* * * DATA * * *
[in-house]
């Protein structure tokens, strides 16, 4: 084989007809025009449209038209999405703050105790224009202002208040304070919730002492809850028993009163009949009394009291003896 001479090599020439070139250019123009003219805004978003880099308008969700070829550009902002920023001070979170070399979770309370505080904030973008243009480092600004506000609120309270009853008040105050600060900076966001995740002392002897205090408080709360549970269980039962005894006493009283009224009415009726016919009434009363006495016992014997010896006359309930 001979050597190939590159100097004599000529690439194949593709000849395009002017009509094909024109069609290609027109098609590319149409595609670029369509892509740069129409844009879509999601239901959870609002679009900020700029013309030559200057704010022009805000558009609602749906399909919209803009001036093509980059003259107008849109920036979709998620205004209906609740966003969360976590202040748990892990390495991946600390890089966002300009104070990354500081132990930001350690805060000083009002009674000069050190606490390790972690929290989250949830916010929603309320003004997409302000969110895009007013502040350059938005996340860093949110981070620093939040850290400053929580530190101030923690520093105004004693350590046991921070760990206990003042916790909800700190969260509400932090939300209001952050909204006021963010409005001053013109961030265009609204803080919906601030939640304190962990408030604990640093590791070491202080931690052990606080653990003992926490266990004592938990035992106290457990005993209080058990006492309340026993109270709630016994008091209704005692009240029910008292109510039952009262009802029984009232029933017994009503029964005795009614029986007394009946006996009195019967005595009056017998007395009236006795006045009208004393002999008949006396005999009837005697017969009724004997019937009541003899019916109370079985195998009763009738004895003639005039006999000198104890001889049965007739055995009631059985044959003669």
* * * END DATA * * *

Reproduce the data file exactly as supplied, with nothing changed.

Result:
[in-house]
């Protein structure tokens, strides 16, 4: 084989007809025009449209038209999405703050105790224009202002208040304070919730002492809850028993009163009949009394009291003896 001479090599020439070139250019123009003219805004978003880099308008969700070829550009902002920023001070979170070399979770309370505080904030973008243009480092600004506000609120309270009853008040105050600060900076966001995740002392002897205090408080709360549970269980039962005894006493009283009224009415009726016919009434009363006495016992014997010896006359309930 001979050597190939590159100097004599000529690439194949593709000849395009002017009509094909024109069609290609027109098609590319149409595609670029369509892509740069129409844009879509999601239901959870609002679009900020700029013309030559200057704010022009805000558009609602749906399909919209803009001036093509980059003259107008849109920036979709998620205004209906609740966003969360976590202040748990892990390495991946600390890089966002300009104070990354500081132990930001350690805060000083009002009674000069050190606490390790972690929290989250949830916010929603309320003004997409302000969110895009007013502040350059938005996340860093949110981070620093939040850290400053929580530190101030923690520093105004004693350590046991921070760990206990003042916790909800700190969260509400932090939300209001952050909204006021963010409005001053013109961030265009609204803080919906601030939640304190962990408030604990640093590791070491202080931690052990606080653990003992926490266990004592938990035992106290457990005993209080058990006492309340026993109270709630016994008091209704005692009240029910008292109510039952009262009802029984009232029933017994009503029964005795009614029986007394009946006996009195019967005595009056017998007395009236006795006045009208004393002999008949006396005999009837005697017969009724004997019937009541003899019916109370079985195998009763009738004895003639005039006999000198104890001889049965007739055995009631059985044959003669």